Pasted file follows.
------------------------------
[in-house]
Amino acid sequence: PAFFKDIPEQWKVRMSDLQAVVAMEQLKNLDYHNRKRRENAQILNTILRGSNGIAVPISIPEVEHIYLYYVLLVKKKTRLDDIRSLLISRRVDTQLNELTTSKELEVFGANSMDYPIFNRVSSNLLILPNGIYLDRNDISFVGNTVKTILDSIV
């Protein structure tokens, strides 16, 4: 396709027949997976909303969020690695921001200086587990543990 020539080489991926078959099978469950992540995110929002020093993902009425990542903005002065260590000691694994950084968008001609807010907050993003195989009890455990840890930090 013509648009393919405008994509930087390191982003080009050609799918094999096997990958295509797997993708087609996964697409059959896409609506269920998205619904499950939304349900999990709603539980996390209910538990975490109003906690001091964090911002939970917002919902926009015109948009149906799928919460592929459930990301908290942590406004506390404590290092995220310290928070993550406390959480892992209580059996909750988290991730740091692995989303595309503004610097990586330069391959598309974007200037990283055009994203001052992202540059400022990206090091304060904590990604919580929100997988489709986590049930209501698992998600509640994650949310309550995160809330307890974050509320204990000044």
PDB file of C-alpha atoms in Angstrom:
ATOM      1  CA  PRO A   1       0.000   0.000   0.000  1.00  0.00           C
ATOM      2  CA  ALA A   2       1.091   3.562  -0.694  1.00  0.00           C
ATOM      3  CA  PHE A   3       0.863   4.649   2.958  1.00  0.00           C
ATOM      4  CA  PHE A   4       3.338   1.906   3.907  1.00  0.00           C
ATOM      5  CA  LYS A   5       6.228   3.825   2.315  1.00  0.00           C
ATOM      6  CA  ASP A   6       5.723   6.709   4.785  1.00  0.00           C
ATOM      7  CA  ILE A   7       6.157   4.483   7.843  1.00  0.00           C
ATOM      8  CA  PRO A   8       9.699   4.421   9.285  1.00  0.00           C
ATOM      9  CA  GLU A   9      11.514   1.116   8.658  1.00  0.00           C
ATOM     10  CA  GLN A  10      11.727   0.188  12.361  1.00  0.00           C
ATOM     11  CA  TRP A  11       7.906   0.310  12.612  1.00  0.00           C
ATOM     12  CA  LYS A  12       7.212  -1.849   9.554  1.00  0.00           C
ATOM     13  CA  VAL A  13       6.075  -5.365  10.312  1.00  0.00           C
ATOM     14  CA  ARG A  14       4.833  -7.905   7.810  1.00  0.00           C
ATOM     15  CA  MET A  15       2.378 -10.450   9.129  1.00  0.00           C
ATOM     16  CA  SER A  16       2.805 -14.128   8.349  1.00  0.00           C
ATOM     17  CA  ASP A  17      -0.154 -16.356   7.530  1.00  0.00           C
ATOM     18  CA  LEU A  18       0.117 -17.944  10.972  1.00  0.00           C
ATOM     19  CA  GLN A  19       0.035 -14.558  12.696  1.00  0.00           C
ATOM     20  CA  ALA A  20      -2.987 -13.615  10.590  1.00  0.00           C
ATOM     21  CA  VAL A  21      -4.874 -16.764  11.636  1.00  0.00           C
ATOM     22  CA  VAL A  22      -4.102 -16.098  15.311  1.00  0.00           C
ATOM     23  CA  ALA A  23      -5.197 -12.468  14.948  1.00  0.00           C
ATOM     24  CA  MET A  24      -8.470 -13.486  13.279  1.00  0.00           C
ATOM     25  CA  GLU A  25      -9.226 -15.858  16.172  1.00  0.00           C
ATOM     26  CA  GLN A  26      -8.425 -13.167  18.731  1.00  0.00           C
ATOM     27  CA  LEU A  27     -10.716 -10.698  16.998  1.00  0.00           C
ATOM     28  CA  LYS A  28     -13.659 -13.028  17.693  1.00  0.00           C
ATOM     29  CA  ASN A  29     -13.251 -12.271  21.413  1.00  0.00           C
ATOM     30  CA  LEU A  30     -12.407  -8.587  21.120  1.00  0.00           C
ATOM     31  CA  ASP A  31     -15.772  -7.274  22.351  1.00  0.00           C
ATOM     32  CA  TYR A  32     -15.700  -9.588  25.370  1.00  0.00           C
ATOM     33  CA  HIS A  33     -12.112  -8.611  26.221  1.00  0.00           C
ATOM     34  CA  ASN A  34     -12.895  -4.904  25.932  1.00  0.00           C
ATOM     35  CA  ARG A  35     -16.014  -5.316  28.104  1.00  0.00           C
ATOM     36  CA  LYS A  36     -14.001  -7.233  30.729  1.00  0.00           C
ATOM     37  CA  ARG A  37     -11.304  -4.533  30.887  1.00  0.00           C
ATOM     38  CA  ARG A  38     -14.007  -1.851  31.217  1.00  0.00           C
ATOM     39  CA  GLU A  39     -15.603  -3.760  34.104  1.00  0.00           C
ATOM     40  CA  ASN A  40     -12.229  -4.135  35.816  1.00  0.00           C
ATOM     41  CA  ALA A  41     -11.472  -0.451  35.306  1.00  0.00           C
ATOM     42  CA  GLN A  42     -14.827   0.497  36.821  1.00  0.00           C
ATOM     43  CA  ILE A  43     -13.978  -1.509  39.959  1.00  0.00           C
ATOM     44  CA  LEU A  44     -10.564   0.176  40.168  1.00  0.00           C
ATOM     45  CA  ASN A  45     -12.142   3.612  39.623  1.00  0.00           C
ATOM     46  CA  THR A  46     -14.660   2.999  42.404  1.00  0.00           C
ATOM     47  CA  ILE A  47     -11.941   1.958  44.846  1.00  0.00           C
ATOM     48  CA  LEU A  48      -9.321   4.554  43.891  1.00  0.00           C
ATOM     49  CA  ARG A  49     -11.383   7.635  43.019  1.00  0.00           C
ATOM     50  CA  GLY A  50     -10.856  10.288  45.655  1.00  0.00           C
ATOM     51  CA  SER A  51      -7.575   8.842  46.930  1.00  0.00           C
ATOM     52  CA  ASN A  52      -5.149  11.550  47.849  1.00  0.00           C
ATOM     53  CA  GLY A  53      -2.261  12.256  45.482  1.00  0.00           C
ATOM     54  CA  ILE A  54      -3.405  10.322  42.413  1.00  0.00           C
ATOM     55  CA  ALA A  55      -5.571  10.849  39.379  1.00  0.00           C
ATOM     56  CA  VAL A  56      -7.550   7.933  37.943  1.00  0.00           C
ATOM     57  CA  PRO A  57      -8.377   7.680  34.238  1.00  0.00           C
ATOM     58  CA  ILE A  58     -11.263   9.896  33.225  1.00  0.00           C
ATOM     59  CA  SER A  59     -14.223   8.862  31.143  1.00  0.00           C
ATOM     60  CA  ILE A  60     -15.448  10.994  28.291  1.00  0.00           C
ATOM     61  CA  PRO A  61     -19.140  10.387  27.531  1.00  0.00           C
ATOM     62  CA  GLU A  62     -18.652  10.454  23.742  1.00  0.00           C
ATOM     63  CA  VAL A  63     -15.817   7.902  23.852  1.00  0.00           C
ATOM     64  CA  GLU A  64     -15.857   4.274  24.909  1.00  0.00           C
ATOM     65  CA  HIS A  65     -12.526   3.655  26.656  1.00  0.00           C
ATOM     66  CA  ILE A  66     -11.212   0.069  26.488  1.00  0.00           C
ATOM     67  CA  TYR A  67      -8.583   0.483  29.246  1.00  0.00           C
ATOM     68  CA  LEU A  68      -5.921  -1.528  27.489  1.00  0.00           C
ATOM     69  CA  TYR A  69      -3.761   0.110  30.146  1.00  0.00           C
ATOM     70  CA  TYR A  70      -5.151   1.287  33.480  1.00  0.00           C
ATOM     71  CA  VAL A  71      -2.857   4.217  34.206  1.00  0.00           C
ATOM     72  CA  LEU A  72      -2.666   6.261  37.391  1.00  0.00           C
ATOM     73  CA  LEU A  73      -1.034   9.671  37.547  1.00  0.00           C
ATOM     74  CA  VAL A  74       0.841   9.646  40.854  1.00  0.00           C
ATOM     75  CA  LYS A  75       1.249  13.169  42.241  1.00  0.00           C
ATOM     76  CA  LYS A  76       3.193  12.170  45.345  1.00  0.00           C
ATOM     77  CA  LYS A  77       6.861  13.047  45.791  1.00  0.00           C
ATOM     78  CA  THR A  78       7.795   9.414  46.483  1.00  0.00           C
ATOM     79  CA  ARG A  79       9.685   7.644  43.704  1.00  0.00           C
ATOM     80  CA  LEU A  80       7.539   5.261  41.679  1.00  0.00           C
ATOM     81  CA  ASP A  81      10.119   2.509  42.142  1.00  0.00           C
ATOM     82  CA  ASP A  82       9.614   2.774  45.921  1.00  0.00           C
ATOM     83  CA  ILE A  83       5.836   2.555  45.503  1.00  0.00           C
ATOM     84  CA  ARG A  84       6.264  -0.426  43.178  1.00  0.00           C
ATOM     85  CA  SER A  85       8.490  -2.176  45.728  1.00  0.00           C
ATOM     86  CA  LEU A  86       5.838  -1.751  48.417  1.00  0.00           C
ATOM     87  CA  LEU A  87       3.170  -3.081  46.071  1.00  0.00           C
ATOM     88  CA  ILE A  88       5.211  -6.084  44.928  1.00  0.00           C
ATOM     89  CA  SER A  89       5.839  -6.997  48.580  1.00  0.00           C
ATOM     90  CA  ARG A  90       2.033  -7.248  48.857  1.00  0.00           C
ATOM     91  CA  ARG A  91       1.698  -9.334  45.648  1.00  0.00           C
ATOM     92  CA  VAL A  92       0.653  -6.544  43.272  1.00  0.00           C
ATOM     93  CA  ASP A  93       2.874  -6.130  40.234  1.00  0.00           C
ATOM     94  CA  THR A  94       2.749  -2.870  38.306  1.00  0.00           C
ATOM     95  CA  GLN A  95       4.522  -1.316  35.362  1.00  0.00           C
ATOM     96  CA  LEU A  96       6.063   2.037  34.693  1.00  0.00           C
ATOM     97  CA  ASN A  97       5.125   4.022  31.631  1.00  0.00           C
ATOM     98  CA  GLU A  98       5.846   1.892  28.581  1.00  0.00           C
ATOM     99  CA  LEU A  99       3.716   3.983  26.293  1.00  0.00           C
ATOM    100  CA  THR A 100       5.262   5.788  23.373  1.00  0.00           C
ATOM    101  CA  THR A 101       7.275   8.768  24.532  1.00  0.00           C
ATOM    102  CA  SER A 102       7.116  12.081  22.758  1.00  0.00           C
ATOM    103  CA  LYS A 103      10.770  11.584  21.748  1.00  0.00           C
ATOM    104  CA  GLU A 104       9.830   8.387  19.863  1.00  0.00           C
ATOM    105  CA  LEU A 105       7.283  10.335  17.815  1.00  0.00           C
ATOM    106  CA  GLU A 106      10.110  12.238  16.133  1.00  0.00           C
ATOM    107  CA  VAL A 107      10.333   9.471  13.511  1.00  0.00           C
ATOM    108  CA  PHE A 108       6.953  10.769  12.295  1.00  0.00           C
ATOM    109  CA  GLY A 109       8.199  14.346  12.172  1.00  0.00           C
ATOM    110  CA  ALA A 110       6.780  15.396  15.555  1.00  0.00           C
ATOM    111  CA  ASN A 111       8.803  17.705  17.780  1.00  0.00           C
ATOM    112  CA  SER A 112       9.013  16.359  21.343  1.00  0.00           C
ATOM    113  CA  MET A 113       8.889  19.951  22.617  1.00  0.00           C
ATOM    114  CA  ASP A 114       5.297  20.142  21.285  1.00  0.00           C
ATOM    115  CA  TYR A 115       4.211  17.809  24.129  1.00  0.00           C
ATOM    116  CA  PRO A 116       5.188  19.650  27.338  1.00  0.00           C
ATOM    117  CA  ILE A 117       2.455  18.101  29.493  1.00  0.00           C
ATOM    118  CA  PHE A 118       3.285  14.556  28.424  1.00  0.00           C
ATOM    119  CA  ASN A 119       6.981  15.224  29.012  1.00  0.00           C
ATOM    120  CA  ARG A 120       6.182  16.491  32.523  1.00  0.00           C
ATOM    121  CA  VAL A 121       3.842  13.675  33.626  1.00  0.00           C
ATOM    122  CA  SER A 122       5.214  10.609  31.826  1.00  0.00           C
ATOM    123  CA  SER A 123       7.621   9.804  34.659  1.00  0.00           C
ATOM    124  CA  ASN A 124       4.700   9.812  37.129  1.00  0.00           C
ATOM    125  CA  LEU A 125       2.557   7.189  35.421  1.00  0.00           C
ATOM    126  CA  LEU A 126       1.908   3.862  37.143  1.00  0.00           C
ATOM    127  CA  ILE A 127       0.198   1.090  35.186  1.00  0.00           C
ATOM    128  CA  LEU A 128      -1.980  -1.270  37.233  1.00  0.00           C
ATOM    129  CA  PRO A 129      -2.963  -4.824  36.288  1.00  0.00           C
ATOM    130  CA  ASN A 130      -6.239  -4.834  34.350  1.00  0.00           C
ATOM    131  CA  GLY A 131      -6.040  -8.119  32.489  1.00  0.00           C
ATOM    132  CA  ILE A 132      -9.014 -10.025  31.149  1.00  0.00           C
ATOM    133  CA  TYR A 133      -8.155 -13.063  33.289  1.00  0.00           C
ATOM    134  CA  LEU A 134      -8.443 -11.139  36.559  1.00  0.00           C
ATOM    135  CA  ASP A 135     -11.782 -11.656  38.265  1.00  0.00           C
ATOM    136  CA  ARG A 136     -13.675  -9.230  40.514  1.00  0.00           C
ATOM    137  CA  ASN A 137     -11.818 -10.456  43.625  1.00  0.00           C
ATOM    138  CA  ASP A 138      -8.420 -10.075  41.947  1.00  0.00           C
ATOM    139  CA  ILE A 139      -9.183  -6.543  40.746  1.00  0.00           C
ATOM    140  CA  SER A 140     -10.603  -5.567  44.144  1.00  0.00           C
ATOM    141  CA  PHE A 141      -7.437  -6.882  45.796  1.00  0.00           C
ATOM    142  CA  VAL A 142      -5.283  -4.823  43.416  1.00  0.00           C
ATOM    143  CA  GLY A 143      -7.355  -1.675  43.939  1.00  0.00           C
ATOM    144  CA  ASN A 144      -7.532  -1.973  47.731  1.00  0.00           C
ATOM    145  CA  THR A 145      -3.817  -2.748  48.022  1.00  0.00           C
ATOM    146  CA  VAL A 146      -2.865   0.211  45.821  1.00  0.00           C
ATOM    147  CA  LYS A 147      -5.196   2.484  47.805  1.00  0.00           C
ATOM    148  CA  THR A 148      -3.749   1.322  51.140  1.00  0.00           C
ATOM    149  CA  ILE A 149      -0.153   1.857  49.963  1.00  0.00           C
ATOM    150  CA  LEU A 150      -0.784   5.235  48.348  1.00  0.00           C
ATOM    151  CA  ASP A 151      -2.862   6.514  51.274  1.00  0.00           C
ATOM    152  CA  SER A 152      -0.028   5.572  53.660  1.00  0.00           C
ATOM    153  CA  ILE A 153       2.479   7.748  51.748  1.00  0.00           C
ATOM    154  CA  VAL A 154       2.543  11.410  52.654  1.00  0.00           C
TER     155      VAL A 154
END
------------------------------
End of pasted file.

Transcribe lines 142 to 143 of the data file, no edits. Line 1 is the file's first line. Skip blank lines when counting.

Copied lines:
ATOM    138  CA  ASP A 138      -8.420 -10.075  41.947  1.00  0.00           C
ATOM    139  CA  ILE A 139      -9.183  -6.543  40.746  1.00  0.00           C